As CPI reaches 5.1 per cent, Unite leader says wage rises must at least match RPI inflation
- Wednesday 15 December 2021
Sharon Graham says below inflation rises are a wage cut with workers paying the price of the pandemic.
Unite’s general secretary Sharon Graham says the union will continue to base claims on the RPI figure rather than CPI because it better reflects the actual price rise experienced by Unite members.
Speaking on today’s rising inflation figures, Sharon Graham said: “Today’s figures mean our members must fight for wage rises above the current rate of inflation, as measured by the RPI. Otherwise, they will be facing a calamitous drop in their standard of living. Current estimates suggest that costs for the typical UK family will jump by £1,700 in 2022*. Workers did not create this cost-of-living crisis so why should they pay for it?”
On calls for restraint on wage demands to avoid rising inflation Sharon Graham said: “Today’s inflation figures are a reflection of rising fuel and energy costs and shortages – and that means higher bills for food, fuel and everyday items.
“Predictably the Bank of England has said workers must show pay restraint. Tell that to the CEO of Nat West, for example – last year her wages went up by a staggering 85 per cent to £2.6 million. There’s no restraint in the boardrooms, where it’s one wage rise for them and another for us."
Sharon Graham challenges the use of the CPI instead of RPI by the Office of National Statistics as potentially “a hidden tax on workers’ wages”. The ONS CPI figure for November is 5.1 per cent, while the ONS RPI figure is 7.1 per cent.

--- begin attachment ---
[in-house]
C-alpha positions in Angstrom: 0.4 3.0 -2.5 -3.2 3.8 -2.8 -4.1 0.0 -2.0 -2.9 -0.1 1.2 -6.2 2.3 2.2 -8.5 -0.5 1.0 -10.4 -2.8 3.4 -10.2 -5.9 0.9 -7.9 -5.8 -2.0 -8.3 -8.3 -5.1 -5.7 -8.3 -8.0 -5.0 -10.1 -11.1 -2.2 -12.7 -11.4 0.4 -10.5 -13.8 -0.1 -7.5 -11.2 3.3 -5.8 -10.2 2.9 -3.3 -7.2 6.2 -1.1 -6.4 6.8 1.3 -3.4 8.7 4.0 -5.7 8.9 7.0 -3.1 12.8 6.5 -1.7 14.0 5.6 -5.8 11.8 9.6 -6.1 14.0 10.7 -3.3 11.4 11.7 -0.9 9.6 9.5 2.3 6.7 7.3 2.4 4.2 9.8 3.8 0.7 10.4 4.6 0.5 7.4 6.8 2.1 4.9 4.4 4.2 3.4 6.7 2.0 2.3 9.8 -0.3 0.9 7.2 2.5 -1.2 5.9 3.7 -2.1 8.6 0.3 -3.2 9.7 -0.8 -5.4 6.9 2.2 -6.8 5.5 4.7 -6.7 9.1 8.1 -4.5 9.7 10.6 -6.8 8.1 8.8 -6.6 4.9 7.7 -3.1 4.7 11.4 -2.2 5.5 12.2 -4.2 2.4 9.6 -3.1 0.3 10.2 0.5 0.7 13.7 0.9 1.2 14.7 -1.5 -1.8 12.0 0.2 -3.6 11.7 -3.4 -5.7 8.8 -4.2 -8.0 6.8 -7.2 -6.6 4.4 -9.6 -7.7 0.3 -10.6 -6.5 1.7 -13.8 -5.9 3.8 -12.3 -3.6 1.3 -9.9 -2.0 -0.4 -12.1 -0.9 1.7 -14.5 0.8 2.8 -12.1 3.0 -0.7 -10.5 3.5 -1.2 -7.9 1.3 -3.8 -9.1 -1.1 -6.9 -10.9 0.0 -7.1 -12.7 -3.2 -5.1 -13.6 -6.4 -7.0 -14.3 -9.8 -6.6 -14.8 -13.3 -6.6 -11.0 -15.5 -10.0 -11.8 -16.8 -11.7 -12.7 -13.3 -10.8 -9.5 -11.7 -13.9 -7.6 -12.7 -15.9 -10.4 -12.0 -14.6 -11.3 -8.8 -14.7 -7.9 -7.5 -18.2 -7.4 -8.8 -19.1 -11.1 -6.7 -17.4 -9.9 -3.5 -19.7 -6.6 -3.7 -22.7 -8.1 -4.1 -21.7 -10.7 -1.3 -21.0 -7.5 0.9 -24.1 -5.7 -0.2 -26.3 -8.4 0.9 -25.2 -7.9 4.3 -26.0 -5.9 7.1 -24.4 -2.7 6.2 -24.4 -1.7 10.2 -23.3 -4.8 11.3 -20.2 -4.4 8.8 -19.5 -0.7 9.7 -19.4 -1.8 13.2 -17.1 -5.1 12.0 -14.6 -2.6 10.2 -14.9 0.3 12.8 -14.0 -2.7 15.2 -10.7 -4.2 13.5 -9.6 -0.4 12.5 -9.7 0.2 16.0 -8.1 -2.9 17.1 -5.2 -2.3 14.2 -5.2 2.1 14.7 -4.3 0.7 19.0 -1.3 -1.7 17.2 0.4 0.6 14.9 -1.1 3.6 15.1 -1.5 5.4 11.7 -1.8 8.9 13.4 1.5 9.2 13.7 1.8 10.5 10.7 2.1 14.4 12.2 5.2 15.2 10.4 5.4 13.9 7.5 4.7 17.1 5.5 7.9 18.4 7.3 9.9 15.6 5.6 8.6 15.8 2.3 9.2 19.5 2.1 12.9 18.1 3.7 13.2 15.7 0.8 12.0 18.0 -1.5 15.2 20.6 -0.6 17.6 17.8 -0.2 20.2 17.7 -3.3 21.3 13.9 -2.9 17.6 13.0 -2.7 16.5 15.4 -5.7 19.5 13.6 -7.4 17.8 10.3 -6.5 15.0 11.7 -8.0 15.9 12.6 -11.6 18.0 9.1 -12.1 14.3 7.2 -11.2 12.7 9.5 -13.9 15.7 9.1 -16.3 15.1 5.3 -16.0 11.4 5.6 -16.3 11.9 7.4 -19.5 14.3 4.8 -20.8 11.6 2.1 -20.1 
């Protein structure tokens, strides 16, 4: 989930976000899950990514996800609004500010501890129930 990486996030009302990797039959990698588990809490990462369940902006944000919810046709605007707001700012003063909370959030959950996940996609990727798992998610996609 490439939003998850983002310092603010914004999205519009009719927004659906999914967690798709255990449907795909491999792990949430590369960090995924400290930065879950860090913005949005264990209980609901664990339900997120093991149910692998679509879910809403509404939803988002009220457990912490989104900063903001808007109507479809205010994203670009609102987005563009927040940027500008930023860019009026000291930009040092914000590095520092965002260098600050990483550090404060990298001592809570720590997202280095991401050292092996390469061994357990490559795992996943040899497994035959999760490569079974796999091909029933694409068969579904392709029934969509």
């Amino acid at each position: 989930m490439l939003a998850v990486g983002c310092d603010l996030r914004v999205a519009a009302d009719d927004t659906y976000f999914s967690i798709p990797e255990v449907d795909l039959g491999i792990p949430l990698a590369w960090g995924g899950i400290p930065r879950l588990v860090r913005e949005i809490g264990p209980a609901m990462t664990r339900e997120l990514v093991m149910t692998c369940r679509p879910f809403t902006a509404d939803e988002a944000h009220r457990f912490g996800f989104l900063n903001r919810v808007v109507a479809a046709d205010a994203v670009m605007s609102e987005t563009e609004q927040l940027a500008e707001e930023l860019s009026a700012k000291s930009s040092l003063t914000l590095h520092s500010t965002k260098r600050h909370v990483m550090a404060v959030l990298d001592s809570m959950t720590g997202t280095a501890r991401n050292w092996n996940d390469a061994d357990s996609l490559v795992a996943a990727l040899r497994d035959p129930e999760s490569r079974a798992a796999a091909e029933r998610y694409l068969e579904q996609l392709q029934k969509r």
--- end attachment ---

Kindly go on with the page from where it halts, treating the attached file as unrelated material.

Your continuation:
She added: “The RPI, which includes housing costs, is a far more accurate measure of the real cost of living than the CPI, which is always lower. Employers favour the CPI in cost calculations because it saves them money, but the truth is that this is a hidden tax on workers’ wages. Unite will always seek wage settlements that reflect the true cost of living because anything else is a wage cut.”
With the government determined to abandon RPI altogether by the end of the decade for the lesser measure of CPI, Unite is working with economists to develop the Unite Bargaining Index. The Unite BI, which will track all real living costs, will be the union's benchmark measure in all wage and pension negotiations.
In her first 100 days in office as Unite general secretary, Sharon Graham has led the union to deliver pay rises totaling £25 million, with many well above inflation.
Notes to editors:
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Unite is Britain and Ireland’s largest union with members working across all sectors of the economy. The general secretary is Sharon Graham.